My name is Andrew Black and I am a third year elementary education major at Wartburg College. I stopped on your article because of the instant connection I had with it. In many of my education courses we talk about budgeting and how teachers can be successful in the classroom without breaking the bank. I like the resources and ideas you provided on how educators can use their community around them for support. I thought that your planisphere idea was very cool! One thing I hadn’t put a lot of thought into was classroom speakers and finding free resources for that.

    Thank you for sharing your ideas and experiences!

    Andrew Black
    Elementary Education Major
    Wartburg College
    Reading Endorsement
    Science Methods 385

  5. Johanna Vander Wilt says:

    Greetings,

    Thank you for your post. My name is Johanna Vander Wilt and I am a preservice teacher at Wartburg College in Waverly, Iowa. Coming from a small school and also planning on teaching in a small school, I know finding the money to be able to best serve your students, especially in the sciences, is really hard to do. We all want to do everything we can to give students the best possible experiences.
    In my Science Methods course, our textbook is The New Science Teacher’s Handbook: What You Didn’t Learn from Student Teaching by Sarah Reeves Young and Mike Roberts. This book is great overall, but in context with the question being answered in this post, chapter 3 is about budget managing and I found it extremely helpful. The steps for success listed in chapter 3, “How to use your money for classroom supplies wisely” are:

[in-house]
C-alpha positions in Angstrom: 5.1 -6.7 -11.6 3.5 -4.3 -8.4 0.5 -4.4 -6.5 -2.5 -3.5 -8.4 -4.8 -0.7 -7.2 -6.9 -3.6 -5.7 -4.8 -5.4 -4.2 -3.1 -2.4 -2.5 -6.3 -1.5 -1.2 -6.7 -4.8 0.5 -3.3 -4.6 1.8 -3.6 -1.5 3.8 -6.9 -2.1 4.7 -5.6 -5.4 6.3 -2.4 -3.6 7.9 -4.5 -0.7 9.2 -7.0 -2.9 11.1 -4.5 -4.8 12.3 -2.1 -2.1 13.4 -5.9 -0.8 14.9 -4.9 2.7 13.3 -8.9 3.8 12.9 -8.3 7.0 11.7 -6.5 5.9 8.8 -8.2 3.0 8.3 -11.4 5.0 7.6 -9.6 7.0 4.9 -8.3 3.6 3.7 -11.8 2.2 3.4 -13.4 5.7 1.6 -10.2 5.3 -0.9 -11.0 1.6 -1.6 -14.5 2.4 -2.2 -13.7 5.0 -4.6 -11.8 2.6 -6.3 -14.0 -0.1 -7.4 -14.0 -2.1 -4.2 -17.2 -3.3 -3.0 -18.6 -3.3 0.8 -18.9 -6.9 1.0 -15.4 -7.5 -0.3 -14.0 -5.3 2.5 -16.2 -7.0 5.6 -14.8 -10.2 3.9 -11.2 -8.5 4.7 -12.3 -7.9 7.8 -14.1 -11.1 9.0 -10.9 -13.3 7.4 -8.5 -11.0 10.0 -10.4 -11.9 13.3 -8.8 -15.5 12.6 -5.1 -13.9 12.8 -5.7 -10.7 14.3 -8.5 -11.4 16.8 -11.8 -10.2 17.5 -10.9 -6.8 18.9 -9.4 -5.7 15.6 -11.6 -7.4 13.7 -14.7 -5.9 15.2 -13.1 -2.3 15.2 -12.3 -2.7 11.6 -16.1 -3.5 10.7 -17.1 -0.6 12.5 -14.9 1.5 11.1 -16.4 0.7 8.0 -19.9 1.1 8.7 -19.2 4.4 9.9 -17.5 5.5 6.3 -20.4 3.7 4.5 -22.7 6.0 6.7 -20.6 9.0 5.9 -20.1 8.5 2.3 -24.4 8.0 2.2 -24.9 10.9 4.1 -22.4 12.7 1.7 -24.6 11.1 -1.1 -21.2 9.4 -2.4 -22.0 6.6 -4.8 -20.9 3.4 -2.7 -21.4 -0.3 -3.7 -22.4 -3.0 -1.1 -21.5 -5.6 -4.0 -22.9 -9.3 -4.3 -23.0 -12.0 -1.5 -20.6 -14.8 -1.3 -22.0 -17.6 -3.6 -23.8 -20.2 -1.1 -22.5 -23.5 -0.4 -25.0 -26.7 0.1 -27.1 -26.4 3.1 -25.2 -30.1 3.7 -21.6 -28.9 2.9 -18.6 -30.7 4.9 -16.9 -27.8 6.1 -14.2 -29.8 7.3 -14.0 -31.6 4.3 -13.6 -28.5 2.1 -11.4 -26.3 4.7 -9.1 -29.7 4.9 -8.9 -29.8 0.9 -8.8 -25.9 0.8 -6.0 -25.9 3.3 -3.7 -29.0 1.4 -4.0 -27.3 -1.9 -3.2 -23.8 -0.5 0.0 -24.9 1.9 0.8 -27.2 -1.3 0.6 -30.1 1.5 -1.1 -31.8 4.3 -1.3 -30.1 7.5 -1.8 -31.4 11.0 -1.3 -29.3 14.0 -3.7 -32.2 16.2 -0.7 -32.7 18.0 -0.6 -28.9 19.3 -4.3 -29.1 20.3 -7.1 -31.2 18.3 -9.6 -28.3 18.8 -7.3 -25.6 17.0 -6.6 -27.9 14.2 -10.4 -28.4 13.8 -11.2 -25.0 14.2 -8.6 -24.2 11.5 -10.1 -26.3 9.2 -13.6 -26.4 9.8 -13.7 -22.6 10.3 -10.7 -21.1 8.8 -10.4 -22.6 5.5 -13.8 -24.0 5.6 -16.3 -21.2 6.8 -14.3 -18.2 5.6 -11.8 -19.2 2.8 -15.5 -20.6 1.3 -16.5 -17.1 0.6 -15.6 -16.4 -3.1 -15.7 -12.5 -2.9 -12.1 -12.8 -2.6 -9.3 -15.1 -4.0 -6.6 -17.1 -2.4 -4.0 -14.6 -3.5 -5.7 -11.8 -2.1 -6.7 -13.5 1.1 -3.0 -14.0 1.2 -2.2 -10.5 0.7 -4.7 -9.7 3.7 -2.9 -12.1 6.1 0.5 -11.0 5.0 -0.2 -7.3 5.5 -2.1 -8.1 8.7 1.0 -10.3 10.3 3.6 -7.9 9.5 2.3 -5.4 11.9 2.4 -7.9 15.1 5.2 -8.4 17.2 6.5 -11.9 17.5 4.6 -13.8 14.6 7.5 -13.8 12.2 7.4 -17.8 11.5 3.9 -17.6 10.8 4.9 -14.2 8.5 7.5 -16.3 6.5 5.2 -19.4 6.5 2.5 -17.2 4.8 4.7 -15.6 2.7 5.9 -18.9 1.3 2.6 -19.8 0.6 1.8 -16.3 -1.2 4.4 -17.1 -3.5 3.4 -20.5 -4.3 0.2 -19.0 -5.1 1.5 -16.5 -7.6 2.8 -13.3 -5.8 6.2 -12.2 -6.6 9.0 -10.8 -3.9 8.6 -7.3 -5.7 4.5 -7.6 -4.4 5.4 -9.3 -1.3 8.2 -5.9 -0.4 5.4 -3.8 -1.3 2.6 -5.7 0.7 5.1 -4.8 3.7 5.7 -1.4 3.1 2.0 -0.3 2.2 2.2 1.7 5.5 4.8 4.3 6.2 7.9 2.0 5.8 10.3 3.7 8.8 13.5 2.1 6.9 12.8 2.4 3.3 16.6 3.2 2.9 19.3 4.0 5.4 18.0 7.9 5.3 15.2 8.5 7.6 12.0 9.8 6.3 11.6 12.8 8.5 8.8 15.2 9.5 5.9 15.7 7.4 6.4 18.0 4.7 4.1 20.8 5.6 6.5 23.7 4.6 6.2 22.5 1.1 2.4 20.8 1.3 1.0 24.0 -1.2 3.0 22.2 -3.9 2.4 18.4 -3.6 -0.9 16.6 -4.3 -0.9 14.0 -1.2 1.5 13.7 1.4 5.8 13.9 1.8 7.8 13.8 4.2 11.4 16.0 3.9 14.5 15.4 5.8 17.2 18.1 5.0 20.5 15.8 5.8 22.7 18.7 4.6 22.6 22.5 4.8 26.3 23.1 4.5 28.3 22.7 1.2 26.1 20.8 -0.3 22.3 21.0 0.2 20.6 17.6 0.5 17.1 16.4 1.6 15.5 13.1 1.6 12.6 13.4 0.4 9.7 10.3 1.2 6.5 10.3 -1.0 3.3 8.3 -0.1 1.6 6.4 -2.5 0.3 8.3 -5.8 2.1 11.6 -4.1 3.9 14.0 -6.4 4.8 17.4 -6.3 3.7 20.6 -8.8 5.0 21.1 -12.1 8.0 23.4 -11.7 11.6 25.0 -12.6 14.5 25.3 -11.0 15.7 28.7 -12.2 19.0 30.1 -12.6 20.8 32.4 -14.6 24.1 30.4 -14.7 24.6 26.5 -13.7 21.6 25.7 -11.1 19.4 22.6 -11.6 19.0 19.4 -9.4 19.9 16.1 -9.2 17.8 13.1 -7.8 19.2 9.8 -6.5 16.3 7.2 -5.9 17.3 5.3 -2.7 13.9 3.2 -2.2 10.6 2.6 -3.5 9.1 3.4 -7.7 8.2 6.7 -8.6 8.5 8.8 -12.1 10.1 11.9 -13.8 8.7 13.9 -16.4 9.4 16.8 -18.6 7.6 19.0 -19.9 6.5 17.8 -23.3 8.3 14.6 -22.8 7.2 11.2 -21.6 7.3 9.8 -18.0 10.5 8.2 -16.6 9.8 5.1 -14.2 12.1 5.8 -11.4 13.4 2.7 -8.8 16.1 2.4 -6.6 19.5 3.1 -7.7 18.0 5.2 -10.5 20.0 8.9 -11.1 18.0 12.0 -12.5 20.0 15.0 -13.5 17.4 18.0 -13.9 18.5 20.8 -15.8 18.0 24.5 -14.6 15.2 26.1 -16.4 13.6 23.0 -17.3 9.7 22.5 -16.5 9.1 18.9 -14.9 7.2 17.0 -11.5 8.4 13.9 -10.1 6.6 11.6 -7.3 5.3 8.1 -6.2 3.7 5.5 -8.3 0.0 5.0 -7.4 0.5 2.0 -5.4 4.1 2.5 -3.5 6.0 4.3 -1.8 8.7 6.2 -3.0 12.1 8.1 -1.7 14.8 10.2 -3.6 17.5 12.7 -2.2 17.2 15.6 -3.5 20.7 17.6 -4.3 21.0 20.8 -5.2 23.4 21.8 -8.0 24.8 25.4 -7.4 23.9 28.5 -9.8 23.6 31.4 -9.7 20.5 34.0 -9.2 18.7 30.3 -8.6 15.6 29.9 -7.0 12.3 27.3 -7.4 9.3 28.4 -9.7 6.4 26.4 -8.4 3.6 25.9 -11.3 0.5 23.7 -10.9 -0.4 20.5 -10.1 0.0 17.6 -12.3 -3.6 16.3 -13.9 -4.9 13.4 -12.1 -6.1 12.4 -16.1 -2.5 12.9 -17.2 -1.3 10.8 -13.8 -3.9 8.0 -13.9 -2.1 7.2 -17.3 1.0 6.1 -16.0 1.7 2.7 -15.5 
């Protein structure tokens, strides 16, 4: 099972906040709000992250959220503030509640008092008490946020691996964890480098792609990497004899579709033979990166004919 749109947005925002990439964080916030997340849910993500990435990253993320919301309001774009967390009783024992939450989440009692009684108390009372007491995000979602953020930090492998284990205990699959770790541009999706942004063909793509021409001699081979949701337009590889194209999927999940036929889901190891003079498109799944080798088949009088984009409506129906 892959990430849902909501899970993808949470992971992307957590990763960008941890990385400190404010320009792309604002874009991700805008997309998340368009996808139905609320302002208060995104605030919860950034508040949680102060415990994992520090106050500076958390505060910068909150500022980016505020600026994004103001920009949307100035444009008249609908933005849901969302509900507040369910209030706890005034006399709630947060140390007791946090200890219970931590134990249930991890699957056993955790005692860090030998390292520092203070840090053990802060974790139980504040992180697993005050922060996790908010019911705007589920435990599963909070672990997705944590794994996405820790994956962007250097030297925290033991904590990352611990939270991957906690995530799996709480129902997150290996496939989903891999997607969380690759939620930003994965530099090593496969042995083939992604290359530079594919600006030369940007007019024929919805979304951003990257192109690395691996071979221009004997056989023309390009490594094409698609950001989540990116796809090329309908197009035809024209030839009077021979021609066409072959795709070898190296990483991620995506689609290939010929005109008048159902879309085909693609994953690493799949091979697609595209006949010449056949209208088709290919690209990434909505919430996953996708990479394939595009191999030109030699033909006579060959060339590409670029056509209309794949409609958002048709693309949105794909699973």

1. The best planning starts with knowledge.
    2. Many science teachers share a budget with other teachers and/or disciplines.
    3. Break science lab supplies into two separate categories: equipment and consumables.
    4. Shop around for a good deal.
    5. Science is the study of the world around us, and that would be a great place to find free or low-cost science equipment.
    6. Sharing is caring.
    7. It’s ok to play the sympathy card by telling people you are a teacher in the interest of getting supplies for science.
    (Reeves Young & Roberts, 2013)
    Some great resources outside the awesome ones the book gives at the end of this chapter are:
    https://www.vernier.com/news/2019/05/09/5-tips-for-making-the-most-of-your-classroom-budget/
    https://www.discountschoolsupply.com/
    http://www.sciencefun.org/kidszone/experiments/

    Thanks!

    Johanna Vander Wilt
    Wartburg College | Class of 2021
    Elementary Education | Leadership Minor
    Science & Reading Endorsements
    National Science Teaching Association Chapter President